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Spotlight: Amy Storch
Mom-to-Be Writes Addictive Blog
Amy Storch and I had never met, but I knew all about her.
Her two tattoos, her miniature pinscher and Siamese cat, her obsession with Coach bags. I knew she edited a financial newsletter and lived with her husband in DC's Tenleytown. The sex of the baby she's expecting? I've seen the ultrasound pictures.
That's because I'm addicted to Amy's online diary, Amalah.com. Each day, more than 3,000 readers keep up with the 27-year-old mom-to-be.
Storch, who graduated from the University of Maryland, started blogging in 2003 as a way to stoke her creativity. "I didn't expect anyone to read it," she says. "I used to write for my own entertainment, but I'd fallen out of it. I put my name on it so ex-boyfriends could find me if they Googled me."
Fans come for her droll takes on the minutiae of life, like getting the Burger King jingle stuck in her head. Or scouting daycare centers: "According to the nice glossy brochure, this place had a fixation with trees, and all the heavy-handed metaphors that go along with that. Children: They need strong roots! Children: They grow strong and branch out! … The cover … featured a photo of a few adorable tykes holding watering cans and crouched around a small garden. Children: They make great migrant labor!"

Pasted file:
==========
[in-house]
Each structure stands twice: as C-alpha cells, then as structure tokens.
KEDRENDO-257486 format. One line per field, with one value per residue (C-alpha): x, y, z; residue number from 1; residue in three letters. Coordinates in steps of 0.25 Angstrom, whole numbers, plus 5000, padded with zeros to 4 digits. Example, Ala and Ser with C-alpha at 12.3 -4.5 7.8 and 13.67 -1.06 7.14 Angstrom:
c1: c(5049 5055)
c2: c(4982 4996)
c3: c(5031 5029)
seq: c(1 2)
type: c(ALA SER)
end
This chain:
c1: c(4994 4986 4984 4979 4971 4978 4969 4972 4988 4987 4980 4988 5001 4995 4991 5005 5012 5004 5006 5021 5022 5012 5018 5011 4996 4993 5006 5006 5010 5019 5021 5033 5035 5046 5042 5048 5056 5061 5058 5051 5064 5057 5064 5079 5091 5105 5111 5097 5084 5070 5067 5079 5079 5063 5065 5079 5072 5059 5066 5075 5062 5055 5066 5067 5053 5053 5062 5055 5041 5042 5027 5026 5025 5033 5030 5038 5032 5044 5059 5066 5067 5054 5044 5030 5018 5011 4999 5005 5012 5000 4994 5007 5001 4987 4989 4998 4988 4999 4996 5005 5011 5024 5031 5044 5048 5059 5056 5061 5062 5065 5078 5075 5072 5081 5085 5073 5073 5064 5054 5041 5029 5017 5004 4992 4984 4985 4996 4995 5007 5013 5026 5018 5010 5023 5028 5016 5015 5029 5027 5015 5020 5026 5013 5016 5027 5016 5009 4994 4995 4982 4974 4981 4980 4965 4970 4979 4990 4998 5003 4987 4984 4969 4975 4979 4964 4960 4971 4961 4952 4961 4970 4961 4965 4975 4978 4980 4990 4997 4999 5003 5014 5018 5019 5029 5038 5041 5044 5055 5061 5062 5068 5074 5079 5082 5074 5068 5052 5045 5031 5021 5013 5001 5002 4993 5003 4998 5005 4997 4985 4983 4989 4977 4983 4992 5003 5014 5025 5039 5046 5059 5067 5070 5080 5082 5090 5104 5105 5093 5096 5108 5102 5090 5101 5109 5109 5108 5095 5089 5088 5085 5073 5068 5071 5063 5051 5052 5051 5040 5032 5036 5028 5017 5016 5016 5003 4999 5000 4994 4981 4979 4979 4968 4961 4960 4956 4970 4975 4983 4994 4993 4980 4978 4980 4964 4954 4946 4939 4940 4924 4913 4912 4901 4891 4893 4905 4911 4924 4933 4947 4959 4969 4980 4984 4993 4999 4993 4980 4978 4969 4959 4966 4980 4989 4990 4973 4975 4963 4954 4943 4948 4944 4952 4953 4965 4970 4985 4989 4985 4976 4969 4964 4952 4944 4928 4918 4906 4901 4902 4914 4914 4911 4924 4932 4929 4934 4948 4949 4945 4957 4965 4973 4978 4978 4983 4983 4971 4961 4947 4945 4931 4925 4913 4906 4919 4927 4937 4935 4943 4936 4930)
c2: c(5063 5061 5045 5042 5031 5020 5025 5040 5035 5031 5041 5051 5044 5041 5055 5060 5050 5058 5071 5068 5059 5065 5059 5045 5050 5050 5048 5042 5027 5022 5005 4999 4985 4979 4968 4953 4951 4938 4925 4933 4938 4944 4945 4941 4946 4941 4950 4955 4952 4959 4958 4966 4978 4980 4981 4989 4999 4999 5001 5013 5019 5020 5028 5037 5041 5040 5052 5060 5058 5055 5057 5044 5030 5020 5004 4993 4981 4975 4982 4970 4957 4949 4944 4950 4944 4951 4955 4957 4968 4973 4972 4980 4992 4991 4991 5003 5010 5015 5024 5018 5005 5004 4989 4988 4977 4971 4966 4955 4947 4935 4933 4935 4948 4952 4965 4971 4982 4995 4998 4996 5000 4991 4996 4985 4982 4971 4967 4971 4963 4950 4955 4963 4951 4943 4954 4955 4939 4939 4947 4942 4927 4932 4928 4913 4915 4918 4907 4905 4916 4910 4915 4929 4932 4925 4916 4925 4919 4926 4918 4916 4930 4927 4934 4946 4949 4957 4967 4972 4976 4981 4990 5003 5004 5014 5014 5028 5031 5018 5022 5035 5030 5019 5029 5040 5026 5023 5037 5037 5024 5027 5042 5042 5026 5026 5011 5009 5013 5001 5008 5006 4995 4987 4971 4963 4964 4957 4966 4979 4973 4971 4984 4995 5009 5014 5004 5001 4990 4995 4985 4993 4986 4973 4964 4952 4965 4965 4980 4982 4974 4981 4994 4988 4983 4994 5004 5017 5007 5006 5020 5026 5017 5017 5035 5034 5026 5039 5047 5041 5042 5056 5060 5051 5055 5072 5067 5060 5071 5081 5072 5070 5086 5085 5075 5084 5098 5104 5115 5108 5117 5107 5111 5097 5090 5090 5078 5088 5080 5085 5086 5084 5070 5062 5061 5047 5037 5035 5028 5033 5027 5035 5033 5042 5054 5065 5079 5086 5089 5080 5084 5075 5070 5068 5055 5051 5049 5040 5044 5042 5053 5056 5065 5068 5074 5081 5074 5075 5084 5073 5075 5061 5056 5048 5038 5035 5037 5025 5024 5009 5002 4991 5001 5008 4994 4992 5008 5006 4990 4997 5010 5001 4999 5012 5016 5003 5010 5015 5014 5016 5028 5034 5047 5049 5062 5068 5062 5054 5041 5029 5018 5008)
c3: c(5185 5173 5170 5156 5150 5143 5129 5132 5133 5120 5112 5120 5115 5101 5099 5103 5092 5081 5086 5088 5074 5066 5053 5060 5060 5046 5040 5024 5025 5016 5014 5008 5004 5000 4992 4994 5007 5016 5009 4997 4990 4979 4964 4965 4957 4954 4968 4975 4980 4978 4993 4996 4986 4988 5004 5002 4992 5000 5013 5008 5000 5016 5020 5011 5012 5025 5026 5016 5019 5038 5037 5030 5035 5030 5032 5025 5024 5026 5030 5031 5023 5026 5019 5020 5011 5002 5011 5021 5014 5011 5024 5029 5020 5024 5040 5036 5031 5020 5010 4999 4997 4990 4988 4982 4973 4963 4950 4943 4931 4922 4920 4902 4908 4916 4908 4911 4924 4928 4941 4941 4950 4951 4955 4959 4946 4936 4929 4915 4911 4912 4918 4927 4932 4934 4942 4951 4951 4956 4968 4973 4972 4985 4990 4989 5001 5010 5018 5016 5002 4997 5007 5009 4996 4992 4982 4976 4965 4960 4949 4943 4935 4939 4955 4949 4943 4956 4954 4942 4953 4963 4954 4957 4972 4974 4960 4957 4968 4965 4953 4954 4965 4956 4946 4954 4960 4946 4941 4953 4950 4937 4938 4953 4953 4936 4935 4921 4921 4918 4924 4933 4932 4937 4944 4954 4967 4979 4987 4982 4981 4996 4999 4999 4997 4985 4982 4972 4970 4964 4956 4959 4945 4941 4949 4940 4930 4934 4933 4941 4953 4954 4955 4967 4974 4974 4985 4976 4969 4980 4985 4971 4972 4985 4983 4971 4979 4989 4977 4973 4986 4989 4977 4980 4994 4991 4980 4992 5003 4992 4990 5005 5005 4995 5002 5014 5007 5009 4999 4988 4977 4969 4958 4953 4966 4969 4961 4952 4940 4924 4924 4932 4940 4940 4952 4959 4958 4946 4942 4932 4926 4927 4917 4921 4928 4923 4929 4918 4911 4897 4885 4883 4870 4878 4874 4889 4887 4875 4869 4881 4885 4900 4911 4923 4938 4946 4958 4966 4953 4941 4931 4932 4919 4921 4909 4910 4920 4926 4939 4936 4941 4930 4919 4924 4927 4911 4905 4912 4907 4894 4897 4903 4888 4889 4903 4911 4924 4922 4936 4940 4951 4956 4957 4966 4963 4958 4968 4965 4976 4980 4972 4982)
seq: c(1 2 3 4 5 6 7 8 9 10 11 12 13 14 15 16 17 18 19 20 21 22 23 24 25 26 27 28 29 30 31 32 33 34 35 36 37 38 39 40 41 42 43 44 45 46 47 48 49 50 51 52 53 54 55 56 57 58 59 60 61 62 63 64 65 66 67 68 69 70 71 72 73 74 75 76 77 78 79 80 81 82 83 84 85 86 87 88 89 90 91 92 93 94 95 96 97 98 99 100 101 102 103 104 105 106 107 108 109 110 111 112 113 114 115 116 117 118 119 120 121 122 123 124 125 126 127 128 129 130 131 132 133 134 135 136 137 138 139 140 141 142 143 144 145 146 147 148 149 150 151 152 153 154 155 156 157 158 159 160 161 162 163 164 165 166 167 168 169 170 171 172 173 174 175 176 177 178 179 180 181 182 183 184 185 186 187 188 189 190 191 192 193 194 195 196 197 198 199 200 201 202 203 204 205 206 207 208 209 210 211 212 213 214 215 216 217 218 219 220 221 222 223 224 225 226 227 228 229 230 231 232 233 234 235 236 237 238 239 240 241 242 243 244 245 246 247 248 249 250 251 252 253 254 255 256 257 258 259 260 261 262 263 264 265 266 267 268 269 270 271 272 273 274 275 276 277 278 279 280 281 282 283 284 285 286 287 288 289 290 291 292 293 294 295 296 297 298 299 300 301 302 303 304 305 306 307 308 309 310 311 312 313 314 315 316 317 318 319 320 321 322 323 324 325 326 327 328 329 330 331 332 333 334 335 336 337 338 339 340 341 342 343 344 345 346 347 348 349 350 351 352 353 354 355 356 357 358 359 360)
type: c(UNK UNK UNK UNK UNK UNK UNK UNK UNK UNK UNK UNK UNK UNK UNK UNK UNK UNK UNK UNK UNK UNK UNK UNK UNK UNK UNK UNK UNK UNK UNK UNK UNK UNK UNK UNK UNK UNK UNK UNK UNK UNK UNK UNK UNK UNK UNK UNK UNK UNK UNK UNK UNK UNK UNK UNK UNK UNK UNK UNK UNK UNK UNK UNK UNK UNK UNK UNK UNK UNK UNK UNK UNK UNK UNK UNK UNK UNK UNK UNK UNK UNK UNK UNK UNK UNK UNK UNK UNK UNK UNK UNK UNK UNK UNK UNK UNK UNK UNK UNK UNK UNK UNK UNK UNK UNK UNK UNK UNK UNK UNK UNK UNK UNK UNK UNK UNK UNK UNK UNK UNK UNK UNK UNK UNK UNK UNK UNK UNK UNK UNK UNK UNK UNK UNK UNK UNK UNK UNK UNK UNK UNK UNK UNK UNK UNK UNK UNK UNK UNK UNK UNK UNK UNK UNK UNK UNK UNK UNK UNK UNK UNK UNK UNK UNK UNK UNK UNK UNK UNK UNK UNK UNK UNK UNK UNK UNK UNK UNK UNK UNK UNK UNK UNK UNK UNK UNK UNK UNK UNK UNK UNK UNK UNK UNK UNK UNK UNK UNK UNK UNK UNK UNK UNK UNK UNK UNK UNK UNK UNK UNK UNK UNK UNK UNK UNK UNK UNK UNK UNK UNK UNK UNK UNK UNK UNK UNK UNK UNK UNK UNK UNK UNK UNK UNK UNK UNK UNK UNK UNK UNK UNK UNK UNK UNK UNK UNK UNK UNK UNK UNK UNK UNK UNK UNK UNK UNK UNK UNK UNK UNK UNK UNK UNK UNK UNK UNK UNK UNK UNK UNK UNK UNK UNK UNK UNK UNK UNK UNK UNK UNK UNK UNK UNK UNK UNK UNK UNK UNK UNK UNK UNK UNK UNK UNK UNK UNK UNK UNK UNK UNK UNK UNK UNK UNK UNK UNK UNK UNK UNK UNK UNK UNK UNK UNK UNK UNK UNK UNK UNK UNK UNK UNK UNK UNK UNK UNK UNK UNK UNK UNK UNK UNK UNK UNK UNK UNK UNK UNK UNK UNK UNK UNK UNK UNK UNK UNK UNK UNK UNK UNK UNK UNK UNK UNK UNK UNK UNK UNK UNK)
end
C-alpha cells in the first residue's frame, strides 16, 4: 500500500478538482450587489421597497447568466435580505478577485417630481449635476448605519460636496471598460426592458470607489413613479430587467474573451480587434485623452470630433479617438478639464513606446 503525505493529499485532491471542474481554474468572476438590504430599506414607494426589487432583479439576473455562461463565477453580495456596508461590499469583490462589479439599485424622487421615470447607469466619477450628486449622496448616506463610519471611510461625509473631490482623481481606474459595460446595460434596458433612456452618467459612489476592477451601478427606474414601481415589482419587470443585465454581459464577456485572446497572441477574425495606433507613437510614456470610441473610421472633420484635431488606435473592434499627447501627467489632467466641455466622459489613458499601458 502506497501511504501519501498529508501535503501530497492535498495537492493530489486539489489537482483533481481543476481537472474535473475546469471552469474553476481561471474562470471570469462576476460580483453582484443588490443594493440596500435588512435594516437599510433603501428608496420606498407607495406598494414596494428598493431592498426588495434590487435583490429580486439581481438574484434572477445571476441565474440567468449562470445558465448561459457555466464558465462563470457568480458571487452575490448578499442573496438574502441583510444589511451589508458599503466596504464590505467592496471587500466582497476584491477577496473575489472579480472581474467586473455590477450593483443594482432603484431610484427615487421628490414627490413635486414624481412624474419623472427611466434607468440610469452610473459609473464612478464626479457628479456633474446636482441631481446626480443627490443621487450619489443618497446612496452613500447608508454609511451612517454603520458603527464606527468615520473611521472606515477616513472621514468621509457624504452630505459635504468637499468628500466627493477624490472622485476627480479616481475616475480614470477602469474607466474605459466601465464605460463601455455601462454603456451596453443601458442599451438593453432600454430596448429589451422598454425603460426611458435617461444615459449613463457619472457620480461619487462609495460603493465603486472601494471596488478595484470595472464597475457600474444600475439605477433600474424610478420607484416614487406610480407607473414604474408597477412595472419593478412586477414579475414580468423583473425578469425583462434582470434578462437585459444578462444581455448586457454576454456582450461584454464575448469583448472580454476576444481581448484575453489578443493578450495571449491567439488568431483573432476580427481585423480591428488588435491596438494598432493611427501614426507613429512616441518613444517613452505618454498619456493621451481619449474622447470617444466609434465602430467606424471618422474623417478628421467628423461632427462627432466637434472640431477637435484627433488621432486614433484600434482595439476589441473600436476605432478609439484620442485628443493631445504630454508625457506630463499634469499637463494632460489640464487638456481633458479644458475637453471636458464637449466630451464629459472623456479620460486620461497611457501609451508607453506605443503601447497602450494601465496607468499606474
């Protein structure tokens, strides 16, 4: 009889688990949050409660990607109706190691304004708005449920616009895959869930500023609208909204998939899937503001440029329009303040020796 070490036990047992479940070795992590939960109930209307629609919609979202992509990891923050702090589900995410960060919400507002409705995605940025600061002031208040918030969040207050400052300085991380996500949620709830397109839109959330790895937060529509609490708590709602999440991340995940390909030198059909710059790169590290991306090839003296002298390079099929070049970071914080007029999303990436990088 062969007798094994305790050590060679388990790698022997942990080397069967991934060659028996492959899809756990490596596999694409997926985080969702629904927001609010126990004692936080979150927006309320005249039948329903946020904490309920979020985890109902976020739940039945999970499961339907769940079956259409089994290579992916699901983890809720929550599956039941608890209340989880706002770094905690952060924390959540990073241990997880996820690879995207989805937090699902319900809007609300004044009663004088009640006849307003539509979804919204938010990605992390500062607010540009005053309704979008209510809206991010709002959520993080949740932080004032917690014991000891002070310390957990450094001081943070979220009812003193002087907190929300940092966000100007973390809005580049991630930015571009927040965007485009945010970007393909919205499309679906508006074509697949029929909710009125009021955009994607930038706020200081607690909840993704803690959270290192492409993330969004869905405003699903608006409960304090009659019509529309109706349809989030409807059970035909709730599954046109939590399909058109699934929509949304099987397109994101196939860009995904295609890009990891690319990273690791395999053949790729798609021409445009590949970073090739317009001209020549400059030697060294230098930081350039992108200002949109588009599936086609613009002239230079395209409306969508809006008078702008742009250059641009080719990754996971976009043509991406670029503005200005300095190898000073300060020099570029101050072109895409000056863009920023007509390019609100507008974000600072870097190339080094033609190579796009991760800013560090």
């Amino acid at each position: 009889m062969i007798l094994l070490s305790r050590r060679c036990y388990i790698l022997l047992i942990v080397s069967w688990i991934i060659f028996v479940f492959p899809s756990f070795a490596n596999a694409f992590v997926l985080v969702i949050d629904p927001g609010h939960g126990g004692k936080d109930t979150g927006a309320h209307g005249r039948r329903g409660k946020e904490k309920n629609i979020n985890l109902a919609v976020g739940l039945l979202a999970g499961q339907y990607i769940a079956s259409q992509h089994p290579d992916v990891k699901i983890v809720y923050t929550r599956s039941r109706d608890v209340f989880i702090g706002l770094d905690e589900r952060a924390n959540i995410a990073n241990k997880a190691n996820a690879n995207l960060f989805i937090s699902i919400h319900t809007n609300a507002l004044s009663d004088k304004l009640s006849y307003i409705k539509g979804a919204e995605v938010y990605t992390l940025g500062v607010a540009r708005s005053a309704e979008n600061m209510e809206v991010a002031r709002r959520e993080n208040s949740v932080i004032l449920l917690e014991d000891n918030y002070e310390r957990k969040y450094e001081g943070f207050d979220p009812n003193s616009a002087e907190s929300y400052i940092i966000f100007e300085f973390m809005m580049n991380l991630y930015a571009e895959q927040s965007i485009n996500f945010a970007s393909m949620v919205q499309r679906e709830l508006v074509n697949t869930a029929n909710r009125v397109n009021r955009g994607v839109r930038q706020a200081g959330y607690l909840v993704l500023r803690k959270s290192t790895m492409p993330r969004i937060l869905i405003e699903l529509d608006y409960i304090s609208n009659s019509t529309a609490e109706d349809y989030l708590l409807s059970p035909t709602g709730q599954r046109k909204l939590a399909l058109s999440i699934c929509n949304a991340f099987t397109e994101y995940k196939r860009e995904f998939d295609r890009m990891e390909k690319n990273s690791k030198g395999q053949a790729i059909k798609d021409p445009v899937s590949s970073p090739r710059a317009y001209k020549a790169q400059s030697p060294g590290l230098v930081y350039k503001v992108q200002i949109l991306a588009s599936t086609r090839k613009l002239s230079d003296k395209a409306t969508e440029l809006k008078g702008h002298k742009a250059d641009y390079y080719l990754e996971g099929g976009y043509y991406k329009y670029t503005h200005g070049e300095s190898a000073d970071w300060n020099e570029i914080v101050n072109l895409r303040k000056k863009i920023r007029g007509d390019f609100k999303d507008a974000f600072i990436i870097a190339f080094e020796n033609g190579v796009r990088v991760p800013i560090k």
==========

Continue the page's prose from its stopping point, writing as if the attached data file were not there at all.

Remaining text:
She doesn't shy away from talking about her pregnancy, marriage (husband Jason has his own blog, DCFoodies.com, where he plays food critic), panic attacks, and cosmetics routine.
Since she announced her pregnancy—her son is due in late September—more of her readers have been pregnant women. At-home moms are another faction of her fan base.
"They're trying to stay in touch with friends and read and cram creativity into the baby's naptime," Storch says. "A blog is perfect for that."
Every Wednesday, readers write to Advice Smackdown, a column where she takes on questions like "Do you think a man can really, truly love a woman who can't become pregnant?" and "Do you know an antiperspirant that works?"
Literary agents approached her last year, and she began a novel about a girl who blogs about her life. Storch seems surprised by the attention.
"If I go a few days without updating," she says, "I'll get e-mails asking if everything's okay."
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